Some living things really might be as old as the hills,
or maybe even older.
Take the mysterious bristlecone
pine. Seedlings when the Egyptians began constructing the pyramids, these
trees have perched for thousands of years on inhospitable mountainsides that
seem bent on destroying them. Yet, they’ve survived unrelenting drought,
fierce winds that twist them into eerie shapes and a scarcity of soil so severe
their roots barely catch earth.
|image: National Forest Service|
So, what’s the trees’ secret? That’s something dendrologists
have been trying to uncover since the 1950s. As shown on PBS’s
NOVA, researcher Edmund
Schulman first climbed nearly 10,000 feet up the White
Mountains to discover whether rumors were true—that a grove of ancient
trees were flourishing in some of the world’s most horrific weather
Schulman sampled the odd looking pines he found, took the borings to his lab
and dated them between 3,000 to 4,000-years-old. Amazed, he ignored his poor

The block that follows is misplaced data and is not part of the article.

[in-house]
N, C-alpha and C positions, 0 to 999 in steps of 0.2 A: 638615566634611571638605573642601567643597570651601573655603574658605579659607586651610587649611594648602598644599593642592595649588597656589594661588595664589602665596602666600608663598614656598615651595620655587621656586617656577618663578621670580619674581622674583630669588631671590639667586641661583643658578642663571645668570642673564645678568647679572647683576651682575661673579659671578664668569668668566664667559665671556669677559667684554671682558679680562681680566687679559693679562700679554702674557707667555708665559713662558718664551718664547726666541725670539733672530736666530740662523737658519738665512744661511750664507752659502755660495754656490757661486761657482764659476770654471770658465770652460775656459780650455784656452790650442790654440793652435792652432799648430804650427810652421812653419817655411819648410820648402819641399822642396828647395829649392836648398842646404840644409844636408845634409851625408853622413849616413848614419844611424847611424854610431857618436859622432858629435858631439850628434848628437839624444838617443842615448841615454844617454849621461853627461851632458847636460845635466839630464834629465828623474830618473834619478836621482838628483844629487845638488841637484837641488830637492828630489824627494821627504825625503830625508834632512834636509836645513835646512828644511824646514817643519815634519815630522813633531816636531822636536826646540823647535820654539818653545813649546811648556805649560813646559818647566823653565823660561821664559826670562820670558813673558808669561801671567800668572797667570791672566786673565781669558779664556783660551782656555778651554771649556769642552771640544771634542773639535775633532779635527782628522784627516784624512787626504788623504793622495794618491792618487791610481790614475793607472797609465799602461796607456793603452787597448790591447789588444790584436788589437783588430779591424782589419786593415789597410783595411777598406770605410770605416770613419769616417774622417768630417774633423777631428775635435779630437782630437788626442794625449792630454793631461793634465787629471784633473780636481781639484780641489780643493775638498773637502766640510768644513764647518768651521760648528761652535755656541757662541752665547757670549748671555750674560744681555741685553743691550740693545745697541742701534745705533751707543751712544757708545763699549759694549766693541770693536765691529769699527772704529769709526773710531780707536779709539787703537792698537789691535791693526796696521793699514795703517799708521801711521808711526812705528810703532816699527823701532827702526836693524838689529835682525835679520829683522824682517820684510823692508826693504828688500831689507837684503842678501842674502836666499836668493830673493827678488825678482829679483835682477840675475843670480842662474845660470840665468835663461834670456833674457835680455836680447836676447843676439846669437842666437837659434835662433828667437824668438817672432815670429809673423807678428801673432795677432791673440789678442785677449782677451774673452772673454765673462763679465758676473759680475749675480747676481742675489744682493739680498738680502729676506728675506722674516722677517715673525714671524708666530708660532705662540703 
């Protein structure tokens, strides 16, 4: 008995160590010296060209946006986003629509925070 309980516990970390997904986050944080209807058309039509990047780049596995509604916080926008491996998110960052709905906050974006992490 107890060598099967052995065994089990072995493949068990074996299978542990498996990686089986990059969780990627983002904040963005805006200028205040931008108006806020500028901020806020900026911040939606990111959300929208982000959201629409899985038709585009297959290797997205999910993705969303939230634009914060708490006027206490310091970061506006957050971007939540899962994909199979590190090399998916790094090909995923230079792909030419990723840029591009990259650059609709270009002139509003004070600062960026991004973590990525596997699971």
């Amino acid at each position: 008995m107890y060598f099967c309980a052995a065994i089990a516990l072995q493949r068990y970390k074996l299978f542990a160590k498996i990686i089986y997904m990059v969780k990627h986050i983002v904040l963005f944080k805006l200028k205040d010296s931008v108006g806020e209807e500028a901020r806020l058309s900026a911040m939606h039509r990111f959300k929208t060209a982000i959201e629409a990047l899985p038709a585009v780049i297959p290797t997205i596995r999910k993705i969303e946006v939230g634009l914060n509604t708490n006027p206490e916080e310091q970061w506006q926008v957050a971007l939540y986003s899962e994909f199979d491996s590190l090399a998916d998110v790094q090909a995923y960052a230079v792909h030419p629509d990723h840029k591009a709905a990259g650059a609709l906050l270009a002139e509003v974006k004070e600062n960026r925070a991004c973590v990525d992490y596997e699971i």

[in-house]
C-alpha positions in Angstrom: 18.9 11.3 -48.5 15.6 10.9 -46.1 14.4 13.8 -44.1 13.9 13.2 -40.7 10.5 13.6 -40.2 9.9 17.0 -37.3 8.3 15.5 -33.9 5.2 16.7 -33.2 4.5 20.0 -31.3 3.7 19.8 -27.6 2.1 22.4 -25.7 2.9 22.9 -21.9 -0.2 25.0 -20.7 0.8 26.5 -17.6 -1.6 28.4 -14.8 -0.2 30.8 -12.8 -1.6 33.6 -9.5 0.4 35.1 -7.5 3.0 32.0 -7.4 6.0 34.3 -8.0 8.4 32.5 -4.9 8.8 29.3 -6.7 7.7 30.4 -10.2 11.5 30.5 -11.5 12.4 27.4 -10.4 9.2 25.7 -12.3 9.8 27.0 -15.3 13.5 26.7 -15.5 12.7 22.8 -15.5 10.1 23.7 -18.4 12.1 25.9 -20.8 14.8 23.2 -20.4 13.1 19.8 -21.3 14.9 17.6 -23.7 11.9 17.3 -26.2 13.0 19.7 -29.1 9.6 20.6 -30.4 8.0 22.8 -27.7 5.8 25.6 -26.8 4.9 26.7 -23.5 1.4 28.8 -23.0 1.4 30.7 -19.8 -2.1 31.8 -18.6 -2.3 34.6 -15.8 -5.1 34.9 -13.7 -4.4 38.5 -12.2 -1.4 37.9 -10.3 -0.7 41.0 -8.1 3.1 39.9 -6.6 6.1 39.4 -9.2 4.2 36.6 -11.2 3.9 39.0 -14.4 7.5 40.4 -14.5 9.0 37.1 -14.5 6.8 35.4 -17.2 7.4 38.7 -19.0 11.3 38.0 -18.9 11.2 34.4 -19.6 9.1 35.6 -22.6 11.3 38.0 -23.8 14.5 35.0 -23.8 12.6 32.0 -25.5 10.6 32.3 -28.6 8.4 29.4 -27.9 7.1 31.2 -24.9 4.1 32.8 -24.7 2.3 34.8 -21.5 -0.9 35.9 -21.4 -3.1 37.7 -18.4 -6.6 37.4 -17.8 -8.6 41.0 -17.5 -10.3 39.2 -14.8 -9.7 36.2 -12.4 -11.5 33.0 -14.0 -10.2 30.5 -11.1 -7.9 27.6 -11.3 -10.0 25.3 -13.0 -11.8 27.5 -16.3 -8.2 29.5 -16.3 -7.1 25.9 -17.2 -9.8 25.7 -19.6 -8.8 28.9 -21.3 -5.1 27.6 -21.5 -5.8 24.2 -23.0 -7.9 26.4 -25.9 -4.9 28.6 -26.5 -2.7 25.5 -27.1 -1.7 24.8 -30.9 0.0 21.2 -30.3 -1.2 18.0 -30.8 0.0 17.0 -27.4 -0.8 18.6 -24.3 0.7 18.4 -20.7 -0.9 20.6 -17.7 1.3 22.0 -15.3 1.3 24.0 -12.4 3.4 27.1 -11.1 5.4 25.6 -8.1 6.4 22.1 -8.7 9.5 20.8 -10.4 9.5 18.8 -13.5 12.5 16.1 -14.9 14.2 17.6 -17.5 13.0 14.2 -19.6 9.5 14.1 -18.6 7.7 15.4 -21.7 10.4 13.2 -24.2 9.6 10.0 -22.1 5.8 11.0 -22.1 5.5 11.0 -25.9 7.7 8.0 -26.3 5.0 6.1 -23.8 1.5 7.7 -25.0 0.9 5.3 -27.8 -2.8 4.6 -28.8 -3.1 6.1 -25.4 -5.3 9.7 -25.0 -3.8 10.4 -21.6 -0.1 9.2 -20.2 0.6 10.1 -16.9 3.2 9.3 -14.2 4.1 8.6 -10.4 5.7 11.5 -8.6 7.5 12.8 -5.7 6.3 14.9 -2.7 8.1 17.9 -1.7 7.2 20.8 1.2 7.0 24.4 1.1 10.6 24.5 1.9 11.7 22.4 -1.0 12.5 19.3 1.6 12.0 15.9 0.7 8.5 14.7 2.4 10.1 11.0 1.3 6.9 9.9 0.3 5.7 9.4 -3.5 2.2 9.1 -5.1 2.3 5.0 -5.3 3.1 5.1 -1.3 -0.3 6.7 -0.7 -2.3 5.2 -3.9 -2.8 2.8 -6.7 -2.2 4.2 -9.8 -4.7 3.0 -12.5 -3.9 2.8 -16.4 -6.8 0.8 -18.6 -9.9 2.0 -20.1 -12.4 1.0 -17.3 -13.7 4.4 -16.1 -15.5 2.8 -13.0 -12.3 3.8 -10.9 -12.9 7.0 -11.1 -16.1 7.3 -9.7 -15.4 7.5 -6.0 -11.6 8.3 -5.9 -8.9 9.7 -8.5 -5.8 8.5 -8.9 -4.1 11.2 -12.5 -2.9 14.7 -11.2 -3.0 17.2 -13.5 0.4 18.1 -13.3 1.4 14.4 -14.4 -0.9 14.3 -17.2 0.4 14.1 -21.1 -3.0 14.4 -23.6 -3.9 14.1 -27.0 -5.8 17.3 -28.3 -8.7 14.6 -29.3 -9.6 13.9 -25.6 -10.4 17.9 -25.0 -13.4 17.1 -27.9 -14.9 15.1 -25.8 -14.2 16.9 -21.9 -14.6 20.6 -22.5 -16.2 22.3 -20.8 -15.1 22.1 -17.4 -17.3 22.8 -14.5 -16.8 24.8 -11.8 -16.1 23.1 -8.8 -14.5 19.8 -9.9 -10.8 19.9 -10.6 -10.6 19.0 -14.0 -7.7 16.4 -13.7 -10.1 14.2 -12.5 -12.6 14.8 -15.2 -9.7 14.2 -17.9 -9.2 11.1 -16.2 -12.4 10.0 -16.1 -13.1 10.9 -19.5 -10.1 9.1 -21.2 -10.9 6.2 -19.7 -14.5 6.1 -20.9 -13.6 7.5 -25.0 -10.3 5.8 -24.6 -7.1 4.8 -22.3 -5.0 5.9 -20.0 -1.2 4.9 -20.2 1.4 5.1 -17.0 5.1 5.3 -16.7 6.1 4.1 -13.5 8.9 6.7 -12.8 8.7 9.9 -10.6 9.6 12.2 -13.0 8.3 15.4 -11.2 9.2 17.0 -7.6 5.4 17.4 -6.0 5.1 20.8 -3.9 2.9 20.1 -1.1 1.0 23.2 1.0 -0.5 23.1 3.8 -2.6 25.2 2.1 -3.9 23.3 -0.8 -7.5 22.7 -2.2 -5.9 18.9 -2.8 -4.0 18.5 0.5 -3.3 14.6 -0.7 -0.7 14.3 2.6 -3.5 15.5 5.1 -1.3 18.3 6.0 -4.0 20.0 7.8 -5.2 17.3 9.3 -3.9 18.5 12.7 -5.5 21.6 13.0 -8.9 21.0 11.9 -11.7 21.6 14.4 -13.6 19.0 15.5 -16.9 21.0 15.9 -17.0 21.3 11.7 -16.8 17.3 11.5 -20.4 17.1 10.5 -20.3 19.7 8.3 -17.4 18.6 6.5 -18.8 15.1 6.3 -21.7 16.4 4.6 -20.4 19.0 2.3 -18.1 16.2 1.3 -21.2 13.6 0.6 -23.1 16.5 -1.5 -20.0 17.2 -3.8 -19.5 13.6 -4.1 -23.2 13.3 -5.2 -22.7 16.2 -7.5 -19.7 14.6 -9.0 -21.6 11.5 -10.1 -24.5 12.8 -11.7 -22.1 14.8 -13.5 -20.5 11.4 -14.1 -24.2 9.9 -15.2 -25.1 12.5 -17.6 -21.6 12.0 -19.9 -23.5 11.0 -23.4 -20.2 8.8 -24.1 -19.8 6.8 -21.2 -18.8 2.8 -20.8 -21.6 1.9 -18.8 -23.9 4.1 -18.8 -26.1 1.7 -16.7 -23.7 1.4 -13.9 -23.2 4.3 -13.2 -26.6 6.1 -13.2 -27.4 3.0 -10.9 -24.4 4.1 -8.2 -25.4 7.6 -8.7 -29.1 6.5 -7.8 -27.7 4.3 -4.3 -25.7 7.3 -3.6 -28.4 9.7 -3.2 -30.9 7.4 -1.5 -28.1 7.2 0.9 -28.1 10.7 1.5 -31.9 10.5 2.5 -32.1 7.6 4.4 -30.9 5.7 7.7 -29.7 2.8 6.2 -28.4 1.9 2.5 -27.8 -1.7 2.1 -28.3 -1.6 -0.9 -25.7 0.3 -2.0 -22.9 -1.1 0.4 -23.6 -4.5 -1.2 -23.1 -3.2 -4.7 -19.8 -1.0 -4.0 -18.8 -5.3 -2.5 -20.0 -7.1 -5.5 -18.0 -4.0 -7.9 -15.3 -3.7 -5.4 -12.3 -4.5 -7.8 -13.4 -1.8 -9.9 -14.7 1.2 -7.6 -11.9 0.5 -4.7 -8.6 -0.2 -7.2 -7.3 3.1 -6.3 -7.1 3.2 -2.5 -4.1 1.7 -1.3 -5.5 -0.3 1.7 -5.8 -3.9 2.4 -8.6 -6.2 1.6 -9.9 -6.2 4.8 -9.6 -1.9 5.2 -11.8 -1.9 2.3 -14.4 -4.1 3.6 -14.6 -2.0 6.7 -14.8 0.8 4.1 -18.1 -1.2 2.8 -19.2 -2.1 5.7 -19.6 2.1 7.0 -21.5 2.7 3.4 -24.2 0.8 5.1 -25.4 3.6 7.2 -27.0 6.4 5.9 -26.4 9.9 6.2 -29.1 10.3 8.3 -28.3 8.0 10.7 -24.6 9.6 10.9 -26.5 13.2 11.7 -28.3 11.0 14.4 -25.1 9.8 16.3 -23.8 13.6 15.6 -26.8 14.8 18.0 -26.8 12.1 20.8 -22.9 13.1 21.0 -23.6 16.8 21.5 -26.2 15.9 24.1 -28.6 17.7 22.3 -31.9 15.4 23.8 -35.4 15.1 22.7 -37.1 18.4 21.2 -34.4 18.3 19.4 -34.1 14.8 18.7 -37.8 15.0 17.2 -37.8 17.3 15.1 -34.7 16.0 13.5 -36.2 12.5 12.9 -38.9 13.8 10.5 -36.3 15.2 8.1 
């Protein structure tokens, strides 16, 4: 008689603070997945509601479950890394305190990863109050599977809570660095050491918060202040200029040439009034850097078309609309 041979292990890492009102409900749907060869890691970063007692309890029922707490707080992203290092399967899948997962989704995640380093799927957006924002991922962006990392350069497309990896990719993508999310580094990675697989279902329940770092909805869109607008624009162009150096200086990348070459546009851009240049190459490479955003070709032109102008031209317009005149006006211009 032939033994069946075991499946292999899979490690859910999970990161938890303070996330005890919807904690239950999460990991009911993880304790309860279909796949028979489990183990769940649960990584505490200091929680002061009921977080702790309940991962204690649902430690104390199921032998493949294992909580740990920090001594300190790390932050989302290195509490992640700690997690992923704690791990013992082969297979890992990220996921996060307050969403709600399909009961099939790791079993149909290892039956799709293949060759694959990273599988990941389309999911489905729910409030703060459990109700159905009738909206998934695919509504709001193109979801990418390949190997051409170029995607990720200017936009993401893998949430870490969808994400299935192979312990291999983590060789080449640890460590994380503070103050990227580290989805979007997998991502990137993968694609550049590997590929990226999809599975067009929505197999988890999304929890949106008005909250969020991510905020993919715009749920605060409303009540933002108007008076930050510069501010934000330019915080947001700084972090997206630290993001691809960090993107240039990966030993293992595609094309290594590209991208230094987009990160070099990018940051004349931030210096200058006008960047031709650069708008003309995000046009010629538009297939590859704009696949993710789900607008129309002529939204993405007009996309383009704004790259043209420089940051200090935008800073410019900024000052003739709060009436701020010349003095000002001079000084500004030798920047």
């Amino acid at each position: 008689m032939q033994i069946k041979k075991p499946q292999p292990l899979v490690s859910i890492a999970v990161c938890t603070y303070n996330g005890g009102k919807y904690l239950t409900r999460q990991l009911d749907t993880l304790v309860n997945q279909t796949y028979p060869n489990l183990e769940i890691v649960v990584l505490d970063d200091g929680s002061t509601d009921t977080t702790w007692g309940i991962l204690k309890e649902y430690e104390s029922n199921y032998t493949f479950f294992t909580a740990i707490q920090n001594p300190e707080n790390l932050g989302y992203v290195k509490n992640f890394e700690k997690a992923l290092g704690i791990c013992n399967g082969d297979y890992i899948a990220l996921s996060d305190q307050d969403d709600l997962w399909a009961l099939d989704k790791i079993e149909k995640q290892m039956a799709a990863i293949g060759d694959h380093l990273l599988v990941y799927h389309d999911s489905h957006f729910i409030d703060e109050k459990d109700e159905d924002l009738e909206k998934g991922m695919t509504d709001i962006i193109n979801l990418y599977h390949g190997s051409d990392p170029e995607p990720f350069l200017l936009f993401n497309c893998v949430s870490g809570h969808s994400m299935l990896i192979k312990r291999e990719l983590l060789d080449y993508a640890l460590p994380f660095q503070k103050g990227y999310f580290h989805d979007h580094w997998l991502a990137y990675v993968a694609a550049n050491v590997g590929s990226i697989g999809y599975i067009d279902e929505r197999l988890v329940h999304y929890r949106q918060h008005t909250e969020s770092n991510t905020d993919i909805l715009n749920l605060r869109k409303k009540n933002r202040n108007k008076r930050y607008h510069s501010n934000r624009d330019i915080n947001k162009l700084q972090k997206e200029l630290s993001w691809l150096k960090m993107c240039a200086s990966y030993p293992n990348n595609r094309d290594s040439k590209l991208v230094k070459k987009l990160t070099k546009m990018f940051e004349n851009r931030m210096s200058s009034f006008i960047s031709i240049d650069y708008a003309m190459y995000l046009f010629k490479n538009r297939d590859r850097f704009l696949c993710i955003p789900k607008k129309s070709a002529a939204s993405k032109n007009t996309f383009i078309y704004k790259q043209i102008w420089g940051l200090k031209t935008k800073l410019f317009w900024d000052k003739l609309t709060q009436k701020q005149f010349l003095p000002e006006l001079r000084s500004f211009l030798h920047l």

health, trekking the mountains again and again to extract more data. His assistant,
Doug Powell, told NOVA that he thought a special reason lay behind Schulman’s
“One surprising bit of conversation that came up several times…is
that somehow some substance could be distilled from these old trees that the
human being could somehow absorb and then be a factor in the longevity of
human beings,” Powell explained.
By 1957, a dying Schulman hadn’t discovered his magic elixir. But he
did uncover something remarkable: a fifty-five-foot tall bristlecone pine
he dated back nearly 5,000 years. Schulman had stumbled upon the world’s
oldest living thing.